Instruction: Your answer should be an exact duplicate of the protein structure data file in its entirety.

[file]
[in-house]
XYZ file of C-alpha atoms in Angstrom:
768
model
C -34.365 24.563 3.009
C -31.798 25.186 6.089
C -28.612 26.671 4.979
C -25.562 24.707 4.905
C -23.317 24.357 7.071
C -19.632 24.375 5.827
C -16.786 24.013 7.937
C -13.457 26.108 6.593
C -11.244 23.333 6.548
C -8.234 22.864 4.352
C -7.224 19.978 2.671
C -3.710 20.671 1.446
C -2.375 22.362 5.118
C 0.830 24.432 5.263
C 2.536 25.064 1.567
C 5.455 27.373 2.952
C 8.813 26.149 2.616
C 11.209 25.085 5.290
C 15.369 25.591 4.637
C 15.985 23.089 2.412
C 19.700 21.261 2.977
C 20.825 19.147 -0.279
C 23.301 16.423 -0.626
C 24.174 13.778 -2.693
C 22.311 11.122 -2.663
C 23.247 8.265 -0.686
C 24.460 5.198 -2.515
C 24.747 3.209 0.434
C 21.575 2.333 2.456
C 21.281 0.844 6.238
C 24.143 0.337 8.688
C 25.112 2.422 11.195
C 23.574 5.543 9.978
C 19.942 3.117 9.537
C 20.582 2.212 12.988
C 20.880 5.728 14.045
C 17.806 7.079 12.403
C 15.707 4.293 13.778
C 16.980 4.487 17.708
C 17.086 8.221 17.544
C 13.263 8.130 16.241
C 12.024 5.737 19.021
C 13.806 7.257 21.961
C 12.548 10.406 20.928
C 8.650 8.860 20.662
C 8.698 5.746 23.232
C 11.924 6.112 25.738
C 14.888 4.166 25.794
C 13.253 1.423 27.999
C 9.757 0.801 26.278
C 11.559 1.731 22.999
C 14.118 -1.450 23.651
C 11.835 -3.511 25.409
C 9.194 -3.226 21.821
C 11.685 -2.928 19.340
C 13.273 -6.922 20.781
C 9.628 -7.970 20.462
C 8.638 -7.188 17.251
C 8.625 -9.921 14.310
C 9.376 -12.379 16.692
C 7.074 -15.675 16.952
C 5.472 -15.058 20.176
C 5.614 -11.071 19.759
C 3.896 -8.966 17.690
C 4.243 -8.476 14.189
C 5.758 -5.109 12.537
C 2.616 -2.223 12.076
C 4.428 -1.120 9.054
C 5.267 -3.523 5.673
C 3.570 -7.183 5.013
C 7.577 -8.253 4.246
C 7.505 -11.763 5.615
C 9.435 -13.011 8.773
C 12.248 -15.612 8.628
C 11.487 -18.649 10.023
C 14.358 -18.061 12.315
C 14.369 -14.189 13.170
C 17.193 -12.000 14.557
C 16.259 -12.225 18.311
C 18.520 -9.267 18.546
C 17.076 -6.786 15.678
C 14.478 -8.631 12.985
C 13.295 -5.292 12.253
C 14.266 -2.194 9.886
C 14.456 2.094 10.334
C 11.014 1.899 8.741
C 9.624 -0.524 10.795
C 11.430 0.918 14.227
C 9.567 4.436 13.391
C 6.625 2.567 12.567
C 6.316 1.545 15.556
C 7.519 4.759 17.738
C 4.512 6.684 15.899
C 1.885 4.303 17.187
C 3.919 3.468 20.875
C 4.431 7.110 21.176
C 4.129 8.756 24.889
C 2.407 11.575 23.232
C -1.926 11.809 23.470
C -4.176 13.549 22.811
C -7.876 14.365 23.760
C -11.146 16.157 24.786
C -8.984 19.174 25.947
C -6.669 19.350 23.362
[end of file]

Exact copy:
[in-house]
XYZ file of C-alpha atoms in Angstrom:
768
model
C -34.365 24.563 3.009
C -31.798 25.186 6.089
C -28.612 26.671 4.979
C -25.562 24.707 4.905
C -23.317 24.357 7.071
C -19.632 24.375 5.827
C -16.786 24.013 7.937
C -13.457 26.108 6.593
C -11.244 23.333 6.548
C -8.234 22.864 4.352
C -7.224 19.978 2.671
C -3.710 20.671 1.446
C -2.375 22.362 5.118
C 0.830 24.432 5.263
C 2.536 25.064 1.567
C 5.455 27.373 2.952
C 8.813 26.149 2.616
C 11.209 25.085 5.290
C 15.369 25.591 4.637
C 15.985 23.089 2.412
C 19.700 21.261 2.977
C 20.825 19.147 -0.279
C 23.301 16.423 -0.626
C 24.174 13.778 -2.693
C 22.311 11.122 -2.663
C 23.247 8.265 -0.686
C 24.460 5.198 -2.515
C 24.747 3.209 0.434
C 21.575 2.333 2.456
C 21.281 0.844 6.238
C 24.143 0.337 8.688
C 25.112 2.422 11.195
C 23.574 5.543 9.978
C 19.942 3.117 9.537
C 20.582 2.212 12.988
C 20.880 5.728 14.045
C 17.806 7.079 12.403
C 15.707 4.293 13.778
C 16.980 4.487 17.708
C 17.086 8.221 17.544
C 13.263 8.130 16.241
C 12.024 5.737 19.021
C 13.806 7.257 21.961
C 12.548 10.406 20.928
C 8.650 8.860 20.662
C 8.698 5.746 23.232
C 11.924 6.112 25.738
C 14.888 4.166 25.794
C 13.253 1.423 27.999
C 9.757 0.801 26.278
C 11.559 1.731 22.999
C 14.118 -1.450 23.651
C 11.835 -3.511 25.409
C 9.194 -3.226 21.821
C 11.685 -2.928 19.340
C 13.273 -6.922 20.781
C 9.628 -7.970 20.462
C 8.638 -7.188 17.251
C 8.625 -9.921 14.310
C 9.376 -12.379 16.692
C 7.074 -15.675 16.952
C 5.472 -15.058 20.176
C 5.614 -11.071 19.759
C 3.896 -8.966 17.690
C 4.243 -8.476 14.189
C 5.758 -5.109 12.537
C 2.616 -2.223 12.076
C 4.428 -1.120 9.054
C 5.267 -3.523 5.673
C 3.570 -7.183 5.013
C 7.577 -8.253 4.246
C 7.505 -11.763 5.615
C 9.435 -13.011 8.773
C 12.248 -15.612 8.628
C 11.487 -18.649 10.023
C 14.358 -18.061 12.315
C 14.369 -14.189 13.170
C 17.193 -12.000 14.557
C 16.259 -12.225 18.311
C 18.520 -9.267 18.546
C 17.076 -6.786 15.678
C 14.478 -8.631 12.985
C 13.295 -5.292 12.253
C 14.266 -2.194 9.886
C 14.456 2.094 10.334
C 11.014 1.899 8.741
C 9.624 -0.524 10.795
C 11.430 0.918 14.227
C 9.567 4.436 13.391
C 6.625 2.567 12.567
C 6.316 1.545 15.556
C 7.519 4.759 17.738
C 4.512 6.684 15.899
C 1.885 4.303 17.187
C 3.919 3.468 20.875
C 4.431 7.110 21.176
C 4.129 8.756 24.889
C 2.407 11.575 23.232
C -1.926 11.809 23.470
C -4.176 13.549 22.811
C -7.876 14.365 23.760
C -11.146 16.157 24.786
C -8.984 19.174 25.947
C -6.669 19.350 23.362